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Transitions Pain Program

Transitions Pain Program

Transitions Pain Program

Pain is usually a short-term process and temporary in nature. When pain remains consistent and ongoing, pain turns into chronic pain. Chronic pain and the medications used for pain control will create reliance on these medications and leads to emotional distress. People who use/misuse and/or abuse pain medications often have problems with occupational, social and recreational activities. These activity deficits create feelings of isolation, depression and physical deconditioning all leading to increases in pain itself and the perception of pain.

Our program is directed toward these areas and focuses not only on pain medication reduction but also how new skills can have a dramatic effect on your overall quality of life.


  • 13.8 million opiate dependent patients in the United States receive chronic opiate therapy.
  • 40 percent of chronic pain patients who take opiates regularly misuse or abuse their medications.
  • 60-80 percent of chronic pain patients experience depression and/or anxiety.
  • 60-80 percent of addicted patients suffer from depression and/or anxiety.
  • Idaho ranks fourth in the country for narcotic medication prescriptions per capita.

Program Focus

Our focus is a three-tiered process that includes:

  • Assessment, evaluation and determination of opiate use, overuse and/or addiction.
  • Any associated underlying psychiatric conditions related to chronic pain and potential for substance abuse.
  • Medical conditions/problems identification through assessments/evaluations that may complicate recovery from pain medication use, overuse and/or addiction.

Program Treatment Goals

Primary Goal:
To reduce total daily opiate dosage by 50 percent and patients’ “perception” of the pain by 50 percent.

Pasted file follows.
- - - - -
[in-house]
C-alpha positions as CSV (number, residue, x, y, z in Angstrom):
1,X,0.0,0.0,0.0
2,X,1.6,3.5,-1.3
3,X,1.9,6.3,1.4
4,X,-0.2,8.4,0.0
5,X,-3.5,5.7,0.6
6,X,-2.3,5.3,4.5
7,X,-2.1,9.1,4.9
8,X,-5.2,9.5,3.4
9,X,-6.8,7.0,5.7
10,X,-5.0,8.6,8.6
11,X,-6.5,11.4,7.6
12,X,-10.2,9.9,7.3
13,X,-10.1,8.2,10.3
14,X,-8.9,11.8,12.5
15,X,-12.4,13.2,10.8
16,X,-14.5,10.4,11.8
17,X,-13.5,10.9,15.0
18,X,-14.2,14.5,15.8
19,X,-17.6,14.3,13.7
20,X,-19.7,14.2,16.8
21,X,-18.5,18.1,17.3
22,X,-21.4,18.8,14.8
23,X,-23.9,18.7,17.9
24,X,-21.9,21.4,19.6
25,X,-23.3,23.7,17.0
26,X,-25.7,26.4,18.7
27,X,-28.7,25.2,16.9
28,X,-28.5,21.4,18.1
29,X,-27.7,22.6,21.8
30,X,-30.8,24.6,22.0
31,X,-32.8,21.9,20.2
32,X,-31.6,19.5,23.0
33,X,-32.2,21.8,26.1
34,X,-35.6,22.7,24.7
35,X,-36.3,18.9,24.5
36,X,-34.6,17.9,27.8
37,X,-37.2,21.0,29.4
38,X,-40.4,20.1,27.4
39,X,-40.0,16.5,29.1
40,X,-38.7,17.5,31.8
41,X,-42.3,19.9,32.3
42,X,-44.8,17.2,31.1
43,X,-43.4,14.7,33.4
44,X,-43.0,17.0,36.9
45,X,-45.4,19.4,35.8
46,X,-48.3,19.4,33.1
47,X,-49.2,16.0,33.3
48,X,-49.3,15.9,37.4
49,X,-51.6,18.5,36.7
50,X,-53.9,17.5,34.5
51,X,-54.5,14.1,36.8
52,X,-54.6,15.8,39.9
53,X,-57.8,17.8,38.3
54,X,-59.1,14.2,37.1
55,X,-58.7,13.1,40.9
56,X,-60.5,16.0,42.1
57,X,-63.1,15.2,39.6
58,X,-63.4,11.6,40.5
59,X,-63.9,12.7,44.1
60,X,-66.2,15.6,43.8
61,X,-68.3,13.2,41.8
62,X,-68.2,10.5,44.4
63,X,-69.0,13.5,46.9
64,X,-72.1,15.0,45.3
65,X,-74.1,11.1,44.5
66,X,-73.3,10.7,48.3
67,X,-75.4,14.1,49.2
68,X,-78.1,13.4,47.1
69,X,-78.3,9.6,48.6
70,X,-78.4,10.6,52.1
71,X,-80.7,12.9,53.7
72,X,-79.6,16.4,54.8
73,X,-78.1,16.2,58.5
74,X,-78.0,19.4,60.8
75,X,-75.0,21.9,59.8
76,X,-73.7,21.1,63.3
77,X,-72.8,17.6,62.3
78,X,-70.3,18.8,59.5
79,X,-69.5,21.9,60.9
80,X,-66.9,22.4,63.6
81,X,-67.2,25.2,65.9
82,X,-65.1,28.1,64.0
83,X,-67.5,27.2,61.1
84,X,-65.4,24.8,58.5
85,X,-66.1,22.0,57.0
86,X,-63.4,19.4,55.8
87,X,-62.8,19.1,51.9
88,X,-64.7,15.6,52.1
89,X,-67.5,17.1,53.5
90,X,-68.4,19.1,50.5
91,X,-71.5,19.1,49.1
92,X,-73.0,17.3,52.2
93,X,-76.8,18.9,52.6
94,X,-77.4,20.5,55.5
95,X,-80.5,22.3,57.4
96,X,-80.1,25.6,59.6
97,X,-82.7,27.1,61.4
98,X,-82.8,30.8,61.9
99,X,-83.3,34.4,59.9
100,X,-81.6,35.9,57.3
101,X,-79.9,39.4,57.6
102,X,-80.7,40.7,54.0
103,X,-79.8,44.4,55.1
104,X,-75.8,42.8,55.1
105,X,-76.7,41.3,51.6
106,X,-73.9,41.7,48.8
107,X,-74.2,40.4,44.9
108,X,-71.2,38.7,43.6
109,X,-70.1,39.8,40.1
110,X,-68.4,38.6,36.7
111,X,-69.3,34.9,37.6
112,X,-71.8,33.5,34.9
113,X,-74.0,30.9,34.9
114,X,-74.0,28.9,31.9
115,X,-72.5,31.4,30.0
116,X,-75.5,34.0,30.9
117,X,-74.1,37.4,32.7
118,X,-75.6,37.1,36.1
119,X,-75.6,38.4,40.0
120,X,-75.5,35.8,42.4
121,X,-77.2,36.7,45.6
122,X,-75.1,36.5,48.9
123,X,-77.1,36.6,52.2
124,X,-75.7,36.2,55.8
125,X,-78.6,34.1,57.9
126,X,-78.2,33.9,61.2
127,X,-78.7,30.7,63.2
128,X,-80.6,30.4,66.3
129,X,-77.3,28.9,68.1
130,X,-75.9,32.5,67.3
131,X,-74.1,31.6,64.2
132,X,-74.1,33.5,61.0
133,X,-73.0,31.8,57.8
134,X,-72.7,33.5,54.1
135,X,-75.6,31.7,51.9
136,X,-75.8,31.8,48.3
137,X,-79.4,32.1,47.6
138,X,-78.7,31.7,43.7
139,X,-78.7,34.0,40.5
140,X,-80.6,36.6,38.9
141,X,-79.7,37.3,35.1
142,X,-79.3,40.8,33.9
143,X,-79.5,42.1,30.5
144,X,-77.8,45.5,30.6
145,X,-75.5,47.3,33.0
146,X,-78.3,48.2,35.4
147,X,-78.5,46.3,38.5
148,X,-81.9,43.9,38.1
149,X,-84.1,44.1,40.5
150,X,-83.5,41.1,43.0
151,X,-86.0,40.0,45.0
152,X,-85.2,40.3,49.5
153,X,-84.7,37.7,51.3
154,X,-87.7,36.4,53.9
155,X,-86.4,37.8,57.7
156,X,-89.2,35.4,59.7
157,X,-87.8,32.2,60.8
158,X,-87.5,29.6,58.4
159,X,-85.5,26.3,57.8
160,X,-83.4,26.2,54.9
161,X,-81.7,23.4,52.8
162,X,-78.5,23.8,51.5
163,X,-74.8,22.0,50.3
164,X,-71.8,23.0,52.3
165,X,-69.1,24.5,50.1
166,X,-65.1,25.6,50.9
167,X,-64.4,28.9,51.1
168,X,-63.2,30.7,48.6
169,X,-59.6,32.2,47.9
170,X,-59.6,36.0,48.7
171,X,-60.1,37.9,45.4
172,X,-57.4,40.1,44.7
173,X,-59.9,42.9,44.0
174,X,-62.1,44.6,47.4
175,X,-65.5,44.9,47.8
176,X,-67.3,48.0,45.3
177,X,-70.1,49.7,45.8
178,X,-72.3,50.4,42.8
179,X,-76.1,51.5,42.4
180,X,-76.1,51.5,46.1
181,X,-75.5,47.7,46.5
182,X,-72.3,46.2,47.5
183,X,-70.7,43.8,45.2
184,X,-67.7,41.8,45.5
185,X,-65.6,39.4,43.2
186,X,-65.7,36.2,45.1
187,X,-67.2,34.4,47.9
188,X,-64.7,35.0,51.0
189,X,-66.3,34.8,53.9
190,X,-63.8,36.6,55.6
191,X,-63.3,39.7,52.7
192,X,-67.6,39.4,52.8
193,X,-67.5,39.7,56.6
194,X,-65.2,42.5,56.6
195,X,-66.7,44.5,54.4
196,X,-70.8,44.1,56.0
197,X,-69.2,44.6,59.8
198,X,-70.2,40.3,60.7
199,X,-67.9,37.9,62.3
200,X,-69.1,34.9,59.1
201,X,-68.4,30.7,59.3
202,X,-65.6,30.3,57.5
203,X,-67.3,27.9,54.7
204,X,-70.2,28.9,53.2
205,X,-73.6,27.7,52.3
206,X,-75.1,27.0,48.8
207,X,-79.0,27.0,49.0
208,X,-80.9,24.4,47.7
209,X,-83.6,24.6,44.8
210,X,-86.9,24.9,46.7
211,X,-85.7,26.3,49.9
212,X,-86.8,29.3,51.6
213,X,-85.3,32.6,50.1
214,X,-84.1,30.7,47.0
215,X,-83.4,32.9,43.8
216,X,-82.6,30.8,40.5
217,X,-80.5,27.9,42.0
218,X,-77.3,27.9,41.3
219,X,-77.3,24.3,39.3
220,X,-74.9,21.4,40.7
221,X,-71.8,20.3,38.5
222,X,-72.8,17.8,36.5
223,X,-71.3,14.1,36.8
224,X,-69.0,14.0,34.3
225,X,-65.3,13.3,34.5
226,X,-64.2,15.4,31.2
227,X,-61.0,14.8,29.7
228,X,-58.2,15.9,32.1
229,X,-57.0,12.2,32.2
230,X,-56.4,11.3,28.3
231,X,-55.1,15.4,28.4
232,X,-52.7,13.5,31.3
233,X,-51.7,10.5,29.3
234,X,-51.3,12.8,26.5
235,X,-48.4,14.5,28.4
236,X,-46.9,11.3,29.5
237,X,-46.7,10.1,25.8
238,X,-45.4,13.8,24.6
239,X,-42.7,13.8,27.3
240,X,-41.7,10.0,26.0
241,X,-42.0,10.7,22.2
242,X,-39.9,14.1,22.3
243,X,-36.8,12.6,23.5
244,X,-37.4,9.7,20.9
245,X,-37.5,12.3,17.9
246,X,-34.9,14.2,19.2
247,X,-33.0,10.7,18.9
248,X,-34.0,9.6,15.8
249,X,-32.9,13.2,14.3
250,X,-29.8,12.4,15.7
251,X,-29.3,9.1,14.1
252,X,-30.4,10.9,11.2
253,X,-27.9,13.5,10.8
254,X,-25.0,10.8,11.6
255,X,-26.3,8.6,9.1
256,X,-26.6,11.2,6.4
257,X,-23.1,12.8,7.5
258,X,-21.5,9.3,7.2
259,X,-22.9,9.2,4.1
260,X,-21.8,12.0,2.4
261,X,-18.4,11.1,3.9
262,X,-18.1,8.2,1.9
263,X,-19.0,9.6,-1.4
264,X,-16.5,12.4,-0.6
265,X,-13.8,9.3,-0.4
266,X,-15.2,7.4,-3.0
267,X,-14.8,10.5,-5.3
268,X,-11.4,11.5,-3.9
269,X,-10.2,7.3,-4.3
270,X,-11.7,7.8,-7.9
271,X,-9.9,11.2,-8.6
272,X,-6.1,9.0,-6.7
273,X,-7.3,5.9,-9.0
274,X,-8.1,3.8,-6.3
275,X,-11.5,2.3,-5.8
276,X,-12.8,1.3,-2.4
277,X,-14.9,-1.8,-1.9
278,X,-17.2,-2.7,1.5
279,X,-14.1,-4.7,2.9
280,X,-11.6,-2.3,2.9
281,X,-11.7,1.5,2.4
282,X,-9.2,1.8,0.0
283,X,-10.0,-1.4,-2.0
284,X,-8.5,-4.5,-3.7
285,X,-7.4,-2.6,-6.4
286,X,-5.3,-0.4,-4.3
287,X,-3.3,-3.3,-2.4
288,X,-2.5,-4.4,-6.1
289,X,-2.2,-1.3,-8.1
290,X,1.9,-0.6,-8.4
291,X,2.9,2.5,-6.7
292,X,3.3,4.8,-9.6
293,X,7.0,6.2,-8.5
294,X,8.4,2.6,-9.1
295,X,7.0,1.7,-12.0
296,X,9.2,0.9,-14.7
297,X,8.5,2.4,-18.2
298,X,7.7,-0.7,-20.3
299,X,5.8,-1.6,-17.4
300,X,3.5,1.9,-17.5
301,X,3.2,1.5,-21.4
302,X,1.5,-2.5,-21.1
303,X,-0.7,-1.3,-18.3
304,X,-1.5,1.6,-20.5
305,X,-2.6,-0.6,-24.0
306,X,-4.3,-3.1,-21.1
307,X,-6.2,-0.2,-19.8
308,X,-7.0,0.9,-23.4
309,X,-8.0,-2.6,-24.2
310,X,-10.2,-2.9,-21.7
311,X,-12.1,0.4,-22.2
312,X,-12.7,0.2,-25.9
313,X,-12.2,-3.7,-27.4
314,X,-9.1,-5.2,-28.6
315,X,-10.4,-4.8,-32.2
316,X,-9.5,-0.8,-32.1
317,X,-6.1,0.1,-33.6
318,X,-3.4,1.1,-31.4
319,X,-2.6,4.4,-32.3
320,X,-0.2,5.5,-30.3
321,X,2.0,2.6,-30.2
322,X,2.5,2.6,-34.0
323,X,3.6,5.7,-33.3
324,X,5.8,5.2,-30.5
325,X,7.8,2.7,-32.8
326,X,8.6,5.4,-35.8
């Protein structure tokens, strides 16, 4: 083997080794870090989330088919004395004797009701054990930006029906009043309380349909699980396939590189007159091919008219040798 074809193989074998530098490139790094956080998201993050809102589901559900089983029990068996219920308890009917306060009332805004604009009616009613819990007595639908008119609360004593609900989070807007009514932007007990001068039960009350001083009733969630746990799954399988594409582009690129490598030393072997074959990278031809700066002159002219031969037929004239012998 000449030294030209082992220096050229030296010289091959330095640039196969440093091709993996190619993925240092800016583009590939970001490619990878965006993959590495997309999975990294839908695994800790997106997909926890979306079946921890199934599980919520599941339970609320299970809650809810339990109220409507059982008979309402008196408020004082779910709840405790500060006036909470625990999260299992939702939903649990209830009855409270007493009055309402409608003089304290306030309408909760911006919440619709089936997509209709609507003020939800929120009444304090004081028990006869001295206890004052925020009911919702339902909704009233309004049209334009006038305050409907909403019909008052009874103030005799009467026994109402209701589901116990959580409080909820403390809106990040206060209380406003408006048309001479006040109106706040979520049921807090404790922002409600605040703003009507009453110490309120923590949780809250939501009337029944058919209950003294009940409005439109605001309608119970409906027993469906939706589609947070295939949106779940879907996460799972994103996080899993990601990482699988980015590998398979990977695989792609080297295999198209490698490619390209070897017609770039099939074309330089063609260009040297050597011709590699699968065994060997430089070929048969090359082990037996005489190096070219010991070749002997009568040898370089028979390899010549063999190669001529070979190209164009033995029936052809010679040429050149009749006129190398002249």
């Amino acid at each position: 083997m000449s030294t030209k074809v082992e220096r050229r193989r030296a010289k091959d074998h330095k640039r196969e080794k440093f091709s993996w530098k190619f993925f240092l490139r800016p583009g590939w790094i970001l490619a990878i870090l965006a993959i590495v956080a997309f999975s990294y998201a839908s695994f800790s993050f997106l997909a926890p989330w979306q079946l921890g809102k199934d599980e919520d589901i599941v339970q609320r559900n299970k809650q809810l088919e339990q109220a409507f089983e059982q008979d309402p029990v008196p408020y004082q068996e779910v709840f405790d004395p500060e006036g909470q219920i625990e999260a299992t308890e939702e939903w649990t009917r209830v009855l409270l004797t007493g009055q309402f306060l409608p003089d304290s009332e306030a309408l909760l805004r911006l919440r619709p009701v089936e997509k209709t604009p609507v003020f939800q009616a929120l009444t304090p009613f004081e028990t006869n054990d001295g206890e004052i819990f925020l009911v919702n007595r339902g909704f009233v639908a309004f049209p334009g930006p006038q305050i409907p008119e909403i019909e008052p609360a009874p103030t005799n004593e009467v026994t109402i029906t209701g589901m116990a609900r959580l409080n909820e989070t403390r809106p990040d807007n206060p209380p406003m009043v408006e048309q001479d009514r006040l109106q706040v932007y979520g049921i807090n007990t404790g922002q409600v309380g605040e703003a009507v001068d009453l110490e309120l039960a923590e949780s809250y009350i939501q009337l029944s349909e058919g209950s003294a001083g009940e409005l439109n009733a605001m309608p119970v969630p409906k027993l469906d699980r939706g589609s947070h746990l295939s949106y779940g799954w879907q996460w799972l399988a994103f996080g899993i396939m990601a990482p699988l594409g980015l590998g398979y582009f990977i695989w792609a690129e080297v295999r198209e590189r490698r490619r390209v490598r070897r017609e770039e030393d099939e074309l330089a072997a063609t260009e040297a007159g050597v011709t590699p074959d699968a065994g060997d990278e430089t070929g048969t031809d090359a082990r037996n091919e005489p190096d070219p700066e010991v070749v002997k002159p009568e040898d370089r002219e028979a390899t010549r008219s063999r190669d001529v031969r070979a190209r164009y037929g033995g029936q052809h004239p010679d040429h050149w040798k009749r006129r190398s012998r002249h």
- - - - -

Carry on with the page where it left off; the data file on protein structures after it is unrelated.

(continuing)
Associated Treatment Goals:

  • Regulate pain through elimination or significant reduction in narcotic medication
  • Develop healthy coping skills to reduce chronic pain
  • Find relief from pain in order to re-establish relationships and be able to perform activities of daily living (taking care of yourself)
  • Develop a better understanding of the relationship between chronic pain and addiction
  • Understand and participate in medical management of chronic pain disorders
  • Reduce the impact of medical problems on recovery and relapse potential
  • Reduce daily suffering from pain and substance dependence

Who will benefit from this program?
Patients that experience:

  • Pain beyond normal healing process (more than nine months) and use pain medications and/or other substances as a primary coping skill
  • Use, overuse and/or misuse of their medications
  • Decreased or elimination of activities (work, social, relationships) previously enjoyed as a result of pain medication use or substance use or abuse
  • Depression/Anxiety related to chronic pain and/or abuse
  • Medical problems that would complicate recovery from addiction
  • Inability to self-administer or utilize narcotic medication safely and appropriately
  • Need to self-medicate for chronic pain through use of mood alternating substances
  • Negative emotions associated with the medical illness that led to medication use, overuse and/or addiction

For more information, contact us at (208) 377-8400 or (800) 321-5984.